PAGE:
I’d like to start a discussion here. I’m not writing this with the aim of starting a big controversy, but lately I’ve been wondering something:
Does SF take itself too seriously?
Is SF a ghetto where we’re the ones building the walls? Why do we get so damn pissed when someone dares to publish an SF book outside the ghetto, and doesn’t want to be labeled an SF author? Wouldn’t it be better to have the SFnal concepts introduced to a wider audience in order to un-ghettoize the ghetto?
Let’s look at romance. The romance book market comprises approximately 60% of all book sales. They know they’re in the romance ghetto, but they don’t seem to get all bent out of shape if someone happens to publish a “mainstream” book that has romantic elements. The easy answer to that is because there are a zillion stories with romantic elements. But I’m not so sure that we can say that SF/F is any different, because there are a zillion stories/movies/TV shows/[insert media of choice] with SFnal elements too. Yes, I understand the need for segregated sections of the bookstore. There are many books that are absolutely and unquestionably SF/F, and the writers and publishers of those books want to be sure that the readers can easily find them and others like them. And, we as readers like to be able to go to one section of the bookstore and know that we’ll find a certain kind of book that appeals to our tastes. Same goes for romance. But, how about this? How about, instead of getting all bent out of shape when someone publishes an SFnal book outside of the genre, we instead embrace it and point to it as a great example of SF reaching out and branching out into the mainstream? How about understanding that there are many people who have no intention of ever going into the SF section of the bookstore, but are more than willing to pick up a copy of Twilight/Harry Potter/[insert other very popular book of your choice]. And, guess what? After they read that book and like it, they want more like it, and yes, there may even wander over to the ghetto and see something they like.
I recently had the opportunity to speak with a writer who could be easily described as a grandmaster of the field. We got into a discussion of the above, and I was surprised to discover that he had repeatedly tried to keep himself from being labeled as a fantasy or science fiction author. When I asked him why, he explained that he wrote other books besides science fiction and fantasy, and it was frustrating to have everything he wrote to automatically be labeled as SF/F. But it made me wonder: If we in the SF/F field were to stop working so hard to keep writers “behind the ghetto wall,” would these writers who do write books that reach into the mainstream feel the need to try so hard to distance themselves from the genre?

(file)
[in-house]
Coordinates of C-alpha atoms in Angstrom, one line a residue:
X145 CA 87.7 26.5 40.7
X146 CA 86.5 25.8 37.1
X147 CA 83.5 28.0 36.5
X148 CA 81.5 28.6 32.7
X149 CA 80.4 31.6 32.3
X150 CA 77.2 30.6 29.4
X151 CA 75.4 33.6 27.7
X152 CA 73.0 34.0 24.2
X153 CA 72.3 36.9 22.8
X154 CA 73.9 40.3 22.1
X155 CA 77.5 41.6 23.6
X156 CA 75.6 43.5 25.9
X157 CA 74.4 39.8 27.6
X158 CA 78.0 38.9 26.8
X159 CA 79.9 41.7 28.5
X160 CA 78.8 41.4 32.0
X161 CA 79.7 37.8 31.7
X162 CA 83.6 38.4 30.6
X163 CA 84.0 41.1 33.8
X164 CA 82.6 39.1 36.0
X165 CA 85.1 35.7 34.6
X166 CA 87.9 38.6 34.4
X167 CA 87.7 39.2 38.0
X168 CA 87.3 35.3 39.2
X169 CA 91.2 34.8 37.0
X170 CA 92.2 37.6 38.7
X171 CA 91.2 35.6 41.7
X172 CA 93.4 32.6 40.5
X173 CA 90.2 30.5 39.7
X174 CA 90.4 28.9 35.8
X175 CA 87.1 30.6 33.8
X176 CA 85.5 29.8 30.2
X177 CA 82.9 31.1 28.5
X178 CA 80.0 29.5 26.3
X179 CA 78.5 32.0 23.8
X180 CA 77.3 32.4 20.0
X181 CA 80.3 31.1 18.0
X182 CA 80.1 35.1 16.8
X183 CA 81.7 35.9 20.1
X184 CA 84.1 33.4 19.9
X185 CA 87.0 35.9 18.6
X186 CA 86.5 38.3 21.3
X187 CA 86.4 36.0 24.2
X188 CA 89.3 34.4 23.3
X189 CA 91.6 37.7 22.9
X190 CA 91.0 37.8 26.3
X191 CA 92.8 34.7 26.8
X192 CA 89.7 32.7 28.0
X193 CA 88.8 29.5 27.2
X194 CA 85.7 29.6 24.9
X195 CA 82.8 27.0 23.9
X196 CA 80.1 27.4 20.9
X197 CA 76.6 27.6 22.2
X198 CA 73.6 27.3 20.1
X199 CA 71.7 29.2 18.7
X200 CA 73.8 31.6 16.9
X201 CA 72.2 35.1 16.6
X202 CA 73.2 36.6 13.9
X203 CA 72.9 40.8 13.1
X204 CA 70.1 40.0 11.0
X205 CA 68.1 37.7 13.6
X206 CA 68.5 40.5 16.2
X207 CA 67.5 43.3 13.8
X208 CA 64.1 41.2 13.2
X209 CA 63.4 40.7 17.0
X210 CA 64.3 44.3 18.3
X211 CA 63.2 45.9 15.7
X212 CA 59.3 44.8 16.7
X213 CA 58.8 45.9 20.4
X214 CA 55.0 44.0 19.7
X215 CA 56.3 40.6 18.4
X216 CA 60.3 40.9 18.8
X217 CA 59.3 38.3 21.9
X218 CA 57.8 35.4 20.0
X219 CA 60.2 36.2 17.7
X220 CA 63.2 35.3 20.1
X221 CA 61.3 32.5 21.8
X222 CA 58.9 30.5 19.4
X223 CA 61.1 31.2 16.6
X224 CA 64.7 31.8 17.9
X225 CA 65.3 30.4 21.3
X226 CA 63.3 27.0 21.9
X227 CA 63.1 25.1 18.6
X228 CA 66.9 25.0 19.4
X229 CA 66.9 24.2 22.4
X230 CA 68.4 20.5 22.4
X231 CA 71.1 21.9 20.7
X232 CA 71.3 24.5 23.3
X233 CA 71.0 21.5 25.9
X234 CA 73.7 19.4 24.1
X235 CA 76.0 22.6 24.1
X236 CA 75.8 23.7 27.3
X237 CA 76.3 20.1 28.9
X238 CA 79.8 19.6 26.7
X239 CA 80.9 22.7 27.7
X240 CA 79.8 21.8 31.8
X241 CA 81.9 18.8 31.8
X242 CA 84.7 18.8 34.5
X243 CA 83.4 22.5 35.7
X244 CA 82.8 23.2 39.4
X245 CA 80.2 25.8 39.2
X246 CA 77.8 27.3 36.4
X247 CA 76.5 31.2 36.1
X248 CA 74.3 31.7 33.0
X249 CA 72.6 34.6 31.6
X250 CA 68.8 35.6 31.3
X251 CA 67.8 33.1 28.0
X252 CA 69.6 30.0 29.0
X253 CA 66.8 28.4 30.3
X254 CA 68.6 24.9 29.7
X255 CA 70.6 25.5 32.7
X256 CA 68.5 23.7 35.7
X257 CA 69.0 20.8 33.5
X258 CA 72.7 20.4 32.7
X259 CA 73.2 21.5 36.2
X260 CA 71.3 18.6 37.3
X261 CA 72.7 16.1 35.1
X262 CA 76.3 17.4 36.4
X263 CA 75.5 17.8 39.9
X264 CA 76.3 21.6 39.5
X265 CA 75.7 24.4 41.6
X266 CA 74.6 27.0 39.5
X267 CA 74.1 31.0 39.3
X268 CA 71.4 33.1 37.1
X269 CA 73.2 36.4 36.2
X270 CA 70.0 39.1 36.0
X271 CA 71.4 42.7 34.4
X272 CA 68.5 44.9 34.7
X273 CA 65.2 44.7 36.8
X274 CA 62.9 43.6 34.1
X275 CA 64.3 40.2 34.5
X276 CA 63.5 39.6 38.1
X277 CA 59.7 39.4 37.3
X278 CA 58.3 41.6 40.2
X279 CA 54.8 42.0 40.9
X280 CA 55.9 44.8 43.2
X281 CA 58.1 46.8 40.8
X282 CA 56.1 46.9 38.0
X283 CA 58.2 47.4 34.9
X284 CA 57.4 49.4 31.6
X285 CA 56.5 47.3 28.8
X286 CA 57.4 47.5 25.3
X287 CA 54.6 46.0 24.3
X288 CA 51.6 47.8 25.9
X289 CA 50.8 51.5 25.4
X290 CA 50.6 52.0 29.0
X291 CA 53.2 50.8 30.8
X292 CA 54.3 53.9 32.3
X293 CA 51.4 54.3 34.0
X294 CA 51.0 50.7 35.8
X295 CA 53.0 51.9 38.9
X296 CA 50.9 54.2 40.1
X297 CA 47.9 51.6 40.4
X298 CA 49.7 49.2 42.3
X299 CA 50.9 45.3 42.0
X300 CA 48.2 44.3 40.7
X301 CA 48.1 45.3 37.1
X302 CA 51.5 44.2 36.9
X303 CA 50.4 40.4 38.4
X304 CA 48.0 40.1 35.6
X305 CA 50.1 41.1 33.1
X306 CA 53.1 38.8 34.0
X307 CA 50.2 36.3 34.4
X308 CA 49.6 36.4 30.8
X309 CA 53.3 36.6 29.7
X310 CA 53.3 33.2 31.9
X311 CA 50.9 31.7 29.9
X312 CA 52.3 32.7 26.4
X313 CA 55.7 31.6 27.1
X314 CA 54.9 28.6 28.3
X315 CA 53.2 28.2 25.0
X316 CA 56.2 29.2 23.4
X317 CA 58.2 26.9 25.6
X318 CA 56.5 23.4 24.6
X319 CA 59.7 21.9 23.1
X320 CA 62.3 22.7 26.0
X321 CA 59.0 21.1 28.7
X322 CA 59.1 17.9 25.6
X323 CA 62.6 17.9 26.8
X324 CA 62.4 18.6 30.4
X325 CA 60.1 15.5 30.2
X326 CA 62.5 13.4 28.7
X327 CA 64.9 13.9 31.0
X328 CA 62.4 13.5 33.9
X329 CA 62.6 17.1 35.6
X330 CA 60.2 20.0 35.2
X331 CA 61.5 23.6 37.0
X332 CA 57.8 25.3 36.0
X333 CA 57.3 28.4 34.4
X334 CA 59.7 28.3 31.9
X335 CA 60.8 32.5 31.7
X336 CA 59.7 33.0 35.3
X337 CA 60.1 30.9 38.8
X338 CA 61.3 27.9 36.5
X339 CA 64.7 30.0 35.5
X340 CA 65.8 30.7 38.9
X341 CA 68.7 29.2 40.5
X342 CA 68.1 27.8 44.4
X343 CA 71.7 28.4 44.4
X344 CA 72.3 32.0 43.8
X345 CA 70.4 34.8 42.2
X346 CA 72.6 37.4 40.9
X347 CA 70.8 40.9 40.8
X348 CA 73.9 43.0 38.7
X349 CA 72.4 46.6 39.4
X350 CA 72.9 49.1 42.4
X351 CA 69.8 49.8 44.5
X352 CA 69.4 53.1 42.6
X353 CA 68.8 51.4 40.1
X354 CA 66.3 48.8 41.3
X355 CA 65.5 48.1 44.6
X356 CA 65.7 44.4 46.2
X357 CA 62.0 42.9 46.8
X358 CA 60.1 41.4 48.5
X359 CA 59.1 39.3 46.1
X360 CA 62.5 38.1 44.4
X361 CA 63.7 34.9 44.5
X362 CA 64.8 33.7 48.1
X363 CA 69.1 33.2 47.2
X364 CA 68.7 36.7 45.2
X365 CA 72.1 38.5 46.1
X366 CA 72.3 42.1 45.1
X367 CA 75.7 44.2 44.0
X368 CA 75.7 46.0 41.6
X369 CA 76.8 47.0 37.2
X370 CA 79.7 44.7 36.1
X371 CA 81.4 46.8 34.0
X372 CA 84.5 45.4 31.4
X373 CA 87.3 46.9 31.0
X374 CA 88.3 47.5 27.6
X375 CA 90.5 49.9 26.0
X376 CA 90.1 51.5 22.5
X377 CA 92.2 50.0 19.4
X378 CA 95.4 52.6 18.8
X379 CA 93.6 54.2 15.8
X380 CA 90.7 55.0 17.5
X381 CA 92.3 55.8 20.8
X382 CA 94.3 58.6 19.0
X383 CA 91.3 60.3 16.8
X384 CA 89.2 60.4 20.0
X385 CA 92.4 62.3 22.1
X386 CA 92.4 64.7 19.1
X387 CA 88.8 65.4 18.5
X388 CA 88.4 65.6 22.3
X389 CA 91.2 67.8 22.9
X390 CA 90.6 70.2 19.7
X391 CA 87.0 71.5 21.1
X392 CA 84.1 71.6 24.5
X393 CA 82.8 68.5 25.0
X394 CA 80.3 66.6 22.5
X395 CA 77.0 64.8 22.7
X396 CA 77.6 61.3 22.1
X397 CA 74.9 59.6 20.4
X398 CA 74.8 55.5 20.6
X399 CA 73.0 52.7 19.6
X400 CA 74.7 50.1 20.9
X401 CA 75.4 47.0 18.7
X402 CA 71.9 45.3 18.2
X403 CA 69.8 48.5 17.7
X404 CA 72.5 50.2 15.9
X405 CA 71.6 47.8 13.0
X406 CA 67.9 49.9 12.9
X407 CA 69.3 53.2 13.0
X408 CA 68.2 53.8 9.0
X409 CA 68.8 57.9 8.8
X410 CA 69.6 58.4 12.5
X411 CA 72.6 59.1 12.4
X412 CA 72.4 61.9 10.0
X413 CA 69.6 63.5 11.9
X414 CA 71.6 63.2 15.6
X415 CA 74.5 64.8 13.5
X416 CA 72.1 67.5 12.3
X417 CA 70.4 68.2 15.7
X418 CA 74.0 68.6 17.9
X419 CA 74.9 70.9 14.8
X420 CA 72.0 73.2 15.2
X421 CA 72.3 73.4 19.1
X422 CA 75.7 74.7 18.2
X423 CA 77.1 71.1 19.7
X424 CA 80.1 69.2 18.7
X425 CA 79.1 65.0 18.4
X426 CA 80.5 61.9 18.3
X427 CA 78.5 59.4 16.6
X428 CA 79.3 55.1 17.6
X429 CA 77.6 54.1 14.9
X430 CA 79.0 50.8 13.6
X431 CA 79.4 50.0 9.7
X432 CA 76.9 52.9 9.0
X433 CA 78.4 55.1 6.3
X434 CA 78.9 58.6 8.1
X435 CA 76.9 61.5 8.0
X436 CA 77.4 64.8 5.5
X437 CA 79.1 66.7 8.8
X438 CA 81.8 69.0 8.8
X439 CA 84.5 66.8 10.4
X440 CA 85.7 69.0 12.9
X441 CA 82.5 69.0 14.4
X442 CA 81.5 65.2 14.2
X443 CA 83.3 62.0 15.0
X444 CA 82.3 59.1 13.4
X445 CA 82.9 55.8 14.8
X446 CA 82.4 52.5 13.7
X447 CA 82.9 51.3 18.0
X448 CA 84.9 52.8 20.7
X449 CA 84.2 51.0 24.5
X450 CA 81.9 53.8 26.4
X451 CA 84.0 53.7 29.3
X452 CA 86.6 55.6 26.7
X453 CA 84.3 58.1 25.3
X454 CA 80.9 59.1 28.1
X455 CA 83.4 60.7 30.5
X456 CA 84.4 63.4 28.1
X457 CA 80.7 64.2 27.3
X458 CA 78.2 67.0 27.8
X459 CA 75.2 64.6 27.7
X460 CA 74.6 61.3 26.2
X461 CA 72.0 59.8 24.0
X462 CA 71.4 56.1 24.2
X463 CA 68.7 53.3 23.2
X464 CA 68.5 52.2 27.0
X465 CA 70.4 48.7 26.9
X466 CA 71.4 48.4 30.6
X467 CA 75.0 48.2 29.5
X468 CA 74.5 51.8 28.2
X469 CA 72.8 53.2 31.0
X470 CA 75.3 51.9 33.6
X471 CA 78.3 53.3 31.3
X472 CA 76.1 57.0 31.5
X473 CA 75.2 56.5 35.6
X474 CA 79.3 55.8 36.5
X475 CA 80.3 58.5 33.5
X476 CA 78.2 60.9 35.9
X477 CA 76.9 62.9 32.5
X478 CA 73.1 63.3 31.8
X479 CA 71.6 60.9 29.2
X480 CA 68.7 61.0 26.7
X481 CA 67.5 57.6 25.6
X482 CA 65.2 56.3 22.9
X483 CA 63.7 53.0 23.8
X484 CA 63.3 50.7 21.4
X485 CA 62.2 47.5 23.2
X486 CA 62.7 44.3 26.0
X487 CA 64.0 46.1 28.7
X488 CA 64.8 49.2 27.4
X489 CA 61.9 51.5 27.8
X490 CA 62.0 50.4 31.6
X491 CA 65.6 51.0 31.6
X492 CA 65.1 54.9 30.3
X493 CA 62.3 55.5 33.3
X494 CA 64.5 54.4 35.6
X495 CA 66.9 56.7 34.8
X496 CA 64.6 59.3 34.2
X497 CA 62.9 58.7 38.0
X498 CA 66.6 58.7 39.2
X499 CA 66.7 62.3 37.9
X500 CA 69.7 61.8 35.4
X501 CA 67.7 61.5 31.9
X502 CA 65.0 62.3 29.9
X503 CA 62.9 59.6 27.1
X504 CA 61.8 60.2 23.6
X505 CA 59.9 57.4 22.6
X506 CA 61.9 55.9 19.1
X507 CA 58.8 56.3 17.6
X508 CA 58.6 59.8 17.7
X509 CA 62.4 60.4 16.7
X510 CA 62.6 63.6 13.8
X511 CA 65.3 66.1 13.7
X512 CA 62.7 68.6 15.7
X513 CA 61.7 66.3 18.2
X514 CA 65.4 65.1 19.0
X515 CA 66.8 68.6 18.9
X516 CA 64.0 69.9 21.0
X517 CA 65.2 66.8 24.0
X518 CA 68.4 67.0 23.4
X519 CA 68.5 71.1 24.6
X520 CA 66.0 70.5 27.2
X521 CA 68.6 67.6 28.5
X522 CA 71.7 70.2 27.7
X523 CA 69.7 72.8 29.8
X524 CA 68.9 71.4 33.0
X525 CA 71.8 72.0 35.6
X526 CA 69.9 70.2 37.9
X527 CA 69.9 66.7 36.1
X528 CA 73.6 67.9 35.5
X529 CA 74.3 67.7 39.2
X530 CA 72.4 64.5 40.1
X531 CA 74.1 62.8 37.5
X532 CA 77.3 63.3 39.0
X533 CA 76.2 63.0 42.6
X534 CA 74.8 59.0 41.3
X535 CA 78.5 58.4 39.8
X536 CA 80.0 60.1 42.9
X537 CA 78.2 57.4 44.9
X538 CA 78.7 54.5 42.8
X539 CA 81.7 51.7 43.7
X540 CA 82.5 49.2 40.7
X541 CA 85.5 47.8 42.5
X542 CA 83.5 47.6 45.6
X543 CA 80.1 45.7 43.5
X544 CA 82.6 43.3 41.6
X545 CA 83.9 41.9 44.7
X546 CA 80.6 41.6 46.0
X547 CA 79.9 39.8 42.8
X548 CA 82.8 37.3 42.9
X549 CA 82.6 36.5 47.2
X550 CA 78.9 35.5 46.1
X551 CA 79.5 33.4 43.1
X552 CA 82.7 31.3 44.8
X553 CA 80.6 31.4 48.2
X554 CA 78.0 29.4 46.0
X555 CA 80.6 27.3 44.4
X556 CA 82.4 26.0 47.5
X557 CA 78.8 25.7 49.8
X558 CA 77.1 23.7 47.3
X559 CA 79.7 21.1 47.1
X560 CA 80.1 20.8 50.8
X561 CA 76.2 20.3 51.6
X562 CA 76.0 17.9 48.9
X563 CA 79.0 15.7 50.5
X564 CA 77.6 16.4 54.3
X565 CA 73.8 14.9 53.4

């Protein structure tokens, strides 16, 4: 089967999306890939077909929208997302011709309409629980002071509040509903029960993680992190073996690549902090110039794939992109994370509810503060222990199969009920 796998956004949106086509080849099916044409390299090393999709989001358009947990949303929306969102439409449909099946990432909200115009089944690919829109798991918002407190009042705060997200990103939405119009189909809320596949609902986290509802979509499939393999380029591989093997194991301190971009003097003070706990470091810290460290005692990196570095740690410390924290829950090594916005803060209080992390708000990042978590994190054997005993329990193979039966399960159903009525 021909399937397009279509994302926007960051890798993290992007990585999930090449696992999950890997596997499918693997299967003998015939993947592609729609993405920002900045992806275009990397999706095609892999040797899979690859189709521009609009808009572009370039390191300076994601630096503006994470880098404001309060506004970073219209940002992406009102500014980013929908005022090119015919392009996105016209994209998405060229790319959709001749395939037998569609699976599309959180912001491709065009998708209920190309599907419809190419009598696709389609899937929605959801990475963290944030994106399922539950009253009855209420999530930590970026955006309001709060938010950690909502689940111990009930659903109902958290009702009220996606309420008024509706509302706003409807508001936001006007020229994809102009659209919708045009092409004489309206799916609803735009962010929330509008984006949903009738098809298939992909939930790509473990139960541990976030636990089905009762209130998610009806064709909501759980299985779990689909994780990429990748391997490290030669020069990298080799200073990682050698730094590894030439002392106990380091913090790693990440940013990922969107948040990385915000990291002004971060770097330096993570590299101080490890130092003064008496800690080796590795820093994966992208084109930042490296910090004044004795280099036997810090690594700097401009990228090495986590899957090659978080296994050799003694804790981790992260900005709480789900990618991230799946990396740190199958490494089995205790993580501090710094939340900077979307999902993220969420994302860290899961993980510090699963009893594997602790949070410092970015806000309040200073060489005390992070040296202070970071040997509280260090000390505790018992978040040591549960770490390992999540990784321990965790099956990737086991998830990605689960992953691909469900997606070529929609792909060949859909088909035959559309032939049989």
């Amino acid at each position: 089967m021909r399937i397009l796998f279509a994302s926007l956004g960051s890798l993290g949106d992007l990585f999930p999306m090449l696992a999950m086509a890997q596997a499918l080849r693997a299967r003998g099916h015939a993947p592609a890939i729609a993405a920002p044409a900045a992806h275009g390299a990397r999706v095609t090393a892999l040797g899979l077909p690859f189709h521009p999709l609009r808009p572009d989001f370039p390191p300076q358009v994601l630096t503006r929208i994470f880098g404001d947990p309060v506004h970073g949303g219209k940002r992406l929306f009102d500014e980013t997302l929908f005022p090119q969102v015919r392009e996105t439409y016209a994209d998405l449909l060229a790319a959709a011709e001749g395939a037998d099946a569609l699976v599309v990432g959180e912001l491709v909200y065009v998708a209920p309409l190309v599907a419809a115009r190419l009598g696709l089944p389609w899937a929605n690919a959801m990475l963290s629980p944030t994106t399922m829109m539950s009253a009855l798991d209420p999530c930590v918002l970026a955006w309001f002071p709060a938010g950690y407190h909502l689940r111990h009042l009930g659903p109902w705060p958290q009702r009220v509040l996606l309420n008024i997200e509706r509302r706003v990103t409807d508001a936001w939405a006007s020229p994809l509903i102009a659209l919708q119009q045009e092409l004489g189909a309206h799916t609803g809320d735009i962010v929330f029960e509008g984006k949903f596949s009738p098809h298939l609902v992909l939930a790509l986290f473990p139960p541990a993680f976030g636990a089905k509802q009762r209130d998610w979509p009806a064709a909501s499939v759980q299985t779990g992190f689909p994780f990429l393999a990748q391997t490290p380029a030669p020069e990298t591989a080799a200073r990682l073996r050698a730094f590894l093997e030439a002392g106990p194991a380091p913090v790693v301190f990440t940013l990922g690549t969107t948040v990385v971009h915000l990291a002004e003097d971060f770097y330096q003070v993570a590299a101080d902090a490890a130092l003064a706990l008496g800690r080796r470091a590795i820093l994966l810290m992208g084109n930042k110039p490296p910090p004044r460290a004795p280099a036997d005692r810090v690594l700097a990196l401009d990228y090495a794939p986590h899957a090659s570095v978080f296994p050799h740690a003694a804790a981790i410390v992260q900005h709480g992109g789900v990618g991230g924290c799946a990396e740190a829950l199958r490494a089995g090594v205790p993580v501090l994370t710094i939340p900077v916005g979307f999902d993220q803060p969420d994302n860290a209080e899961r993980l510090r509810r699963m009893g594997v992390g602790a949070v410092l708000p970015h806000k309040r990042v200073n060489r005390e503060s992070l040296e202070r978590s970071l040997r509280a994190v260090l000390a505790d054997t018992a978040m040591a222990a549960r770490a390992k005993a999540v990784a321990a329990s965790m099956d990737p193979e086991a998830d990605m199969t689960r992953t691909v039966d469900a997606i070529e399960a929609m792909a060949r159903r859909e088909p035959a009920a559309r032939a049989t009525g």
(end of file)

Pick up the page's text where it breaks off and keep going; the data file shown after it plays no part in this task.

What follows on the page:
I once asked a SF/F writer with significant writing chops and several awards and norms under his belt, why the “upper echelon” of SF gets so annoyed when a writer outside of the genre writes a “genre-ish” novel and gets recognition for that novel. His response was on the order of, “We’ve been doing the same thing for years, and yet they call his stuff groundbreaking.”
So…. what? It’s all about sour grapes?
How about instead of yelling at these writers and saying, “Hey, get back into this ghetto with the rest of us who are suffering over here,” we instead just kill ’em with love and kindness and yell to the world, “Hey! Look! He’s one of ours! That’s what we do! We’re ridiculously proud that he’s a popular author who’s managed to make this great inroad into the general populace with themes that we nurtured and cared for and set free into the world. And hey, if you liked him, then you’ll love [name] as well!”